Knee injury and pain are a frequent reason patients visit their doctor. Basic remedies such as rest, ice, elevation and anti-inflammatory medication may be enough for minor problems. When there is acute trauma or chronic pain, patients usually need a specialist to assess the type of knee damage and determine how to correct it. Without repair, knee problems tend to get worse. This can lead to mobility issues, increased pain and poor quality of life. One of the most common procedures to assess and correct knee injuries is arthroscopy.
What Is Knee Arthroscopy?
Knee arthroscopy is a time-tested procedure used to diagnose and treat knee injuries. Your surgeon will make small incisions in different areas around your knee. Through these openings, they can insert an arthroscope. The arthroscope is a small metal tube with a camera and light. It is attached to an external monitor. This allows the surgeon to examine the inside of the joint, including the bone, cartilage and other supporting structures. Sometimes arthroscopy is limited to investigation and the images are later shared with the patient.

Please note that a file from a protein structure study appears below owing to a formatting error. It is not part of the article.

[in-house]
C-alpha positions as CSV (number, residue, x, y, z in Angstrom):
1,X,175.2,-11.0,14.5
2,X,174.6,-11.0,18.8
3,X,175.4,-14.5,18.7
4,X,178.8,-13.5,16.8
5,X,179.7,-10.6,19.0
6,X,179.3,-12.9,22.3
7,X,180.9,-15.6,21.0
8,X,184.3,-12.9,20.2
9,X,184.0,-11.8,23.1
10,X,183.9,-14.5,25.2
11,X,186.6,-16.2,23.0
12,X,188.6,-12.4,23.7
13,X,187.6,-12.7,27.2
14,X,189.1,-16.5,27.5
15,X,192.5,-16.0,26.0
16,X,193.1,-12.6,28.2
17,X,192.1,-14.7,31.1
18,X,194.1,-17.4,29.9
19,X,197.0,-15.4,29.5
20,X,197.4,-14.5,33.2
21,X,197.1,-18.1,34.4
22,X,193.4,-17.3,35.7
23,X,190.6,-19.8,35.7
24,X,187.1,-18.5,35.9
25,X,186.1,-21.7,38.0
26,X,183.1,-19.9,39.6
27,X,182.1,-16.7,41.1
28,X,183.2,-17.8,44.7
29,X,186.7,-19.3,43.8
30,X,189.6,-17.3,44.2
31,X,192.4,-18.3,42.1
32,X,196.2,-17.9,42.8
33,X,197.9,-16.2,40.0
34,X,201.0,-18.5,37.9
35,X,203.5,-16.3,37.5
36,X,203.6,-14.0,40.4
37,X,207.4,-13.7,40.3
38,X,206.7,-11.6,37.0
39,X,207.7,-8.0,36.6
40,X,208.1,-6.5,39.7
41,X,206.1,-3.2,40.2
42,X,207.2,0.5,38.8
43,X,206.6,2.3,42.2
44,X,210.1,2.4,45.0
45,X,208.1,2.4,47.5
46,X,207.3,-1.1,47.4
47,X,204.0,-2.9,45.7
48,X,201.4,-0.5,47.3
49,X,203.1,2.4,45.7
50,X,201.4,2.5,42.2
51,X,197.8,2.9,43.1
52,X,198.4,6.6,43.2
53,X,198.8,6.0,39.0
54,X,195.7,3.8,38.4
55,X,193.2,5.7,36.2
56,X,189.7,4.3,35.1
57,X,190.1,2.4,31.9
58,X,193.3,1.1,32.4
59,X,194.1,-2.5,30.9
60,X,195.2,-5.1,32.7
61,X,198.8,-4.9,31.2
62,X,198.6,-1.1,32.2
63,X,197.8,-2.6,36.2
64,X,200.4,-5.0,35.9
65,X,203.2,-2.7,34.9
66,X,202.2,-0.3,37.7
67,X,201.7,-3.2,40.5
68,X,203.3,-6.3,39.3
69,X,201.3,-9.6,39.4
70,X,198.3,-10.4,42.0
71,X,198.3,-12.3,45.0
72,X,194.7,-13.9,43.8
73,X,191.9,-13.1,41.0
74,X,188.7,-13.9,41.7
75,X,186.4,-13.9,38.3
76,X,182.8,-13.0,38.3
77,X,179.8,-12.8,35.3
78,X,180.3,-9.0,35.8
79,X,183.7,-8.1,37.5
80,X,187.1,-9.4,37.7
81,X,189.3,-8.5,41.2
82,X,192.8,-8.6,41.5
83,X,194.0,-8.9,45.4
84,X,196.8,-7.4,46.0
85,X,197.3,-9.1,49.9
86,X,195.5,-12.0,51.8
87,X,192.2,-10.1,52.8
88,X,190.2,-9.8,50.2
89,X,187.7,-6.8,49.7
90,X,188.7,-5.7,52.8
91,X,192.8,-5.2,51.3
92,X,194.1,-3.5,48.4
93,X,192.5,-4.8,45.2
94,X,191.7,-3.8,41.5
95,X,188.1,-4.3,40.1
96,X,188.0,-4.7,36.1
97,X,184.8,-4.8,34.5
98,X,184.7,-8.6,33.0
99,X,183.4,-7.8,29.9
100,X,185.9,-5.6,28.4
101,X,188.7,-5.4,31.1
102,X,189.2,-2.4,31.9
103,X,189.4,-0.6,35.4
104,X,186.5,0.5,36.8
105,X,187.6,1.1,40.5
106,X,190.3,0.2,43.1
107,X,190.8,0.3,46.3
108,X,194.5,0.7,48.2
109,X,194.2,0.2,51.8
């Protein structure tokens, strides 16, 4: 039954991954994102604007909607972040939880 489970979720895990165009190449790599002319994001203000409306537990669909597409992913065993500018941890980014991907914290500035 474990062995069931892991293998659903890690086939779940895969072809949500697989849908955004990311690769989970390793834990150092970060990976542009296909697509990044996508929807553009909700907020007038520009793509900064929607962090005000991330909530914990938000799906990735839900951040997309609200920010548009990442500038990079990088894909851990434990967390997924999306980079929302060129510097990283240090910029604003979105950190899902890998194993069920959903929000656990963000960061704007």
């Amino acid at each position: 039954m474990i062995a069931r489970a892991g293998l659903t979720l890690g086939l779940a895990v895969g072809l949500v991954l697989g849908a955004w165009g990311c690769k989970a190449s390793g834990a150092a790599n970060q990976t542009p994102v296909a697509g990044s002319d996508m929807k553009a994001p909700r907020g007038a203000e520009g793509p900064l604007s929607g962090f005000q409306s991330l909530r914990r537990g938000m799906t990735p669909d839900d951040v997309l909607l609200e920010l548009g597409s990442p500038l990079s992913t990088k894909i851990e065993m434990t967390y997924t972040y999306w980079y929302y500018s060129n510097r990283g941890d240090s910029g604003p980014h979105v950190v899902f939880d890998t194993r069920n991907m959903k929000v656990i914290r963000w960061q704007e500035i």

Often, the surgeon will perform other procedures at the same time, using the arthroscope to view what they are doing. Some procedures done through arthroscopy include smoothing bone surfaces, realigning dislocations and repairing ligaments.
Is Knee Arthroscopy Right for Me?
Surgeons consider many factors when choosing the best treatment plan for a patient. Before performing an arthroscopy, they will review your records and may order x-rays, CT or MRI scans. Lifestyle factors, age and whether an injury is acute or chronic are taken into consideration. Based on their initial findings, the surgeon may plan an arthroscopy for further knee examination, repair or a combination of both.
Although there are risks associated with the procedure, arthroscopy is considered less risky than open surgery. The risks of an arthroscopic procedure vary, depending on each patient’s unique medical history. It is important to speak with your specialist to determine if knee arthroscopy is the right treatment for you.
If you have injured your knee or are experiencing chronic knee pain, contact Robotic Joint Center today for a consultation.